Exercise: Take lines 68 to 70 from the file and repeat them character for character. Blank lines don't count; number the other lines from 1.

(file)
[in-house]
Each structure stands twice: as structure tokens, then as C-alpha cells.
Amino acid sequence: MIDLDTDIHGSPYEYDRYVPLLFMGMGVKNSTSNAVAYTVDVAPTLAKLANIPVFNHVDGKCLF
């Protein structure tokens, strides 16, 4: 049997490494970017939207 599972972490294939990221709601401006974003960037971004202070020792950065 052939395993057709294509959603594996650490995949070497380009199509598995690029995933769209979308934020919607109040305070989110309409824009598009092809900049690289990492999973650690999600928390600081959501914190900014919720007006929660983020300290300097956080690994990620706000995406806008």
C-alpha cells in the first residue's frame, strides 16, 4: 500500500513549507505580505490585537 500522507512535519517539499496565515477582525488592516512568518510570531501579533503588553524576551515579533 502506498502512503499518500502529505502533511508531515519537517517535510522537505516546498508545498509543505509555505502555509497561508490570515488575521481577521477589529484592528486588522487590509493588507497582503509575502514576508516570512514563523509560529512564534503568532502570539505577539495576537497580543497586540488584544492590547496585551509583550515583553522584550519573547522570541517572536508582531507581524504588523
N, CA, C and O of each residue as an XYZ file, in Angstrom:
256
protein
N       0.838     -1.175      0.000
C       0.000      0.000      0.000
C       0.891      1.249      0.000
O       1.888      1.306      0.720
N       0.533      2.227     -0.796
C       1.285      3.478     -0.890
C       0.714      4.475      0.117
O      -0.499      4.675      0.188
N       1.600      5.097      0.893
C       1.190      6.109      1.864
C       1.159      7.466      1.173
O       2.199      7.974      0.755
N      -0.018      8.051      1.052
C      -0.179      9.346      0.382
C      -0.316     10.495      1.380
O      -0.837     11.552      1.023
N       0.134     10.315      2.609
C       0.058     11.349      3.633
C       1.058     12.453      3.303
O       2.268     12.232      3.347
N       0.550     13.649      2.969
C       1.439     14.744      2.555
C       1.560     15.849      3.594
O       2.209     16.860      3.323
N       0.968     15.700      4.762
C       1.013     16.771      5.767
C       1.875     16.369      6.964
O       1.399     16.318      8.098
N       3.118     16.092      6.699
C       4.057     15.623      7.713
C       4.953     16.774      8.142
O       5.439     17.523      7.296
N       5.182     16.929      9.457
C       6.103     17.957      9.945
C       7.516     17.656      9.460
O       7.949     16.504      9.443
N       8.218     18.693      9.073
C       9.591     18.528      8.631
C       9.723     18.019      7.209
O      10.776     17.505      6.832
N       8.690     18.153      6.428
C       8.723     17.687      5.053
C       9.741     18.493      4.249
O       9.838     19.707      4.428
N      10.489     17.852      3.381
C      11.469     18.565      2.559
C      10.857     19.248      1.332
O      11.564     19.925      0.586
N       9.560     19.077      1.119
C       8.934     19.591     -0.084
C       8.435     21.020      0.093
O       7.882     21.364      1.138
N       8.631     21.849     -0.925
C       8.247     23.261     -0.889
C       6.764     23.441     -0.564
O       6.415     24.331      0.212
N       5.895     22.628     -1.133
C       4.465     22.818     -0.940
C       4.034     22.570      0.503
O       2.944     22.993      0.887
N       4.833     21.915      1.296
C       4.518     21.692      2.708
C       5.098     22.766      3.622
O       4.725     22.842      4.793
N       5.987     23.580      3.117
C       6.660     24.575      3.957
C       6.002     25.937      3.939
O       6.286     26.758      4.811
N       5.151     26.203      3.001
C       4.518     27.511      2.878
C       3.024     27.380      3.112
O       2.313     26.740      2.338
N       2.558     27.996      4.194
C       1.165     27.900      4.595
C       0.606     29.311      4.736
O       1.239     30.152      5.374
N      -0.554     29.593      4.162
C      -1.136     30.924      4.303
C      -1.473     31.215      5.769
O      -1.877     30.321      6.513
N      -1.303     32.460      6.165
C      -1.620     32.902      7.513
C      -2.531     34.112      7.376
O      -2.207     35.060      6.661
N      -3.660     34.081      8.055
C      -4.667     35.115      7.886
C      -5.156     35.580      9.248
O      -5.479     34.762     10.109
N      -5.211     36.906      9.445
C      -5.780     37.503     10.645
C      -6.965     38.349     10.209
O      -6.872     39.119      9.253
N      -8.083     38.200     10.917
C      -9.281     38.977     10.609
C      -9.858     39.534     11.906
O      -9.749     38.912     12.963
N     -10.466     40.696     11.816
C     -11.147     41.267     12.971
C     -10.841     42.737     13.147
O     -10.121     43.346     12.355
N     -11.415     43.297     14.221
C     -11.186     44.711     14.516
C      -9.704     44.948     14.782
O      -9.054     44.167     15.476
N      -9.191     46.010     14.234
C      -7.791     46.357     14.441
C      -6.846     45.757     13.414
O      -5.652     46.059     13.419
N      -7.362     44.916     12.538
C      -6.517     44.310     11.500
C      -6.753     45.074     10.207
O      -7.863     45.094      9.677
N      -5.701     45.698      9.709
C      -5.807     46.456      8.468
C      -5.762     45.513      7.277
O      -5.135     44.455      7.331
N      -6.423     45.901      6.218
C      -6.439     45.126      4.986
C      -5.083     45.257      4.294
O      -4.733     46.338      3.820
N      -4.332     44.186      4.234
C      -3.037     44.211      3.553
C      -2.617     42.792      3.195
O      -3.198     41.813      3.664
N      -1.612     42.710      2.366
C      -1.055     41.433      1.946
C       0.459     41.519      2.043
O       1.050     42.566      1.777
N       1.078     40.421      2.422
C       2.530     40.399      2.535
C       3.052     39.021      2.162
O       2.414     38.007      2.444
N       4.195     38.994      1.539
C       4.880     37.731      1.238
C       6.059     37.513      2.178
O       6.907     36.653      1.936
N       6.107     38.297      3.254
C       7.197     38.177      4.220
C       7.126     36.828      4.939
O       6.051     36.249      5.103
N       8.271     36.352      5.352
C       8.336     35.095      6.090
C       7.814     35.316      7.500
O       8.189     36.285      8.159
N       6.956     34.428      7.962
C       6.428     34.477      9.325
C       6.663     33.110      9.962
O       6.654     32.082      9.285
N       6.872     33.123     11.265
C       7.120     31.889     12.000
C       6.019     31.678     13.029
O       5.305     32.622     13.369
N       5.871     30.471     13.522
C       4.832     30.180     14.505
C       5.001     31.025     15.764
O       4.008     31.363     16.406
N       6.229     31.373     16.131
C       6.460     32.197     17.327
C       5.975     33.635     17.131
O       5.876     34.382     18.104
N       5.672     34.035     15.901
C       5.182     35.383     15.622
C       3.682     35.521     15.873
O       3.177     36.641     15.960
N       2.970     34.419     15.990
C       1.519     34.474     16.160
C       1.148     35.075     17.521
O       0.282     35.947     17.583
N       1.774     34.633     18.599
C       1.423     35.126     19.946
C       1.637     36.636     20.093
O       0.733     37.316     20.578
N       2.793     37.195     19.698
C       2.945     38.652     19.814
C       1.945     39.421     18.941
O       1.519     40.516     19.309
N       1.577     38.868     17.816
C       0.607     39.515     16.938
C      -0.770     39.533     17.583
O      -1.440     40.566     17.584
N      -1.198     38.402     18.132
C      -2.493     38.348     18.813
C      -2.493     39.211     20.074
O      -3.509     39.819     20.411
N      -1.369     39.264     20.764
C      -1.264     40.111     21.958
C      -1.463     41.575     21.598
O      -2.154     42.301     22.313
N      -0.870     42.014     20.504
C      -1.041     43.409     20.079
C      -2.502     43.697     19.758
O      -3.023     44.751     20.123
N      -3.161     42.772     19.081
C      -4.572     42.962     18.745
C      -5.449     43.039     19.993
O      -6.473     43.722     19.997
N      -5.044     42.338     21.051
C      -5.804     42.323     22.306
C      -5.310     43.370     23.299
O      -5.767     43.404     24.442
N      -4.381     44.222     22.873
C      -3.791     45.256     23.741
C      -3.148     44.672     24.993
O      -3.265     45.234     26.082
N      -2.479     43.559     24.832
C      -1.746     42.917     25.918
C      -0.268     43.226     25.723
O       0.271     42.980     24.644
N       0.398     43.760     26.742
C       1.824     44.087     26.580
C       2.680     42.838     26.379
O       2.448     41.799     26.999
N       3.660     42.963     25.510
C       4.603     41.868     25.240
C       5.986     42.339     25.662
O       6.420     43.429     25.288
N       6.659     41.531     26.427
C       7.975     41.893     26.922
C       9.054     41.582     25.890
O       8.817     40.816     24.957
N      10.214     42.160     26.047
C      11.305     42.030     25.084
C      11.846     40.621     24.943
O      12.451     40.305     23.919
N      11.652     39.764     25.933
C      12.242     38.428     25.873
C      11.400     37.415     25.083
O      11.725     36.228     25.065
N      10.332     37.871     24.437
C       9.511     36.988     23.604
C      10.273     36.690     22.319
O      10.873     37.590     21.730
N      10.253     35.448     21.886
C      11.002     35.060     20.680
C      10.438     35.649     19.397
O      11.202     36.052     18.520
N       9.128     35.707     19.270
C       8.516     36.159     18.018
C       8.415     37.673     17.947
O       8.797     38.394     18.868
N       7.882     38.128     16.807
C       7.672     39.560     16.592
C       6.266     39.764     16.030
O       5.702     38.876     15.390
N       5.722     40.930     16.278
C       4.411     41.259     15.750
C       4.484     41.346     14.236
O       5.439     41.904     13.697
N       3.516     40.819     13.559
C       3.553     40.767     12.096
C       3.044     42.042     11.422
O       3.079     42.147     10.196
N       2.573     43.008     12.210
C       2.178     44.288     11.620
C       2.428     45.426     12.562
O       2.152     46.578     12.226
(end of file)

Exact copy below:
O       2.944     22.993      0.887
N       4.833     21.915      1.296
C       4.518     21.692      2.708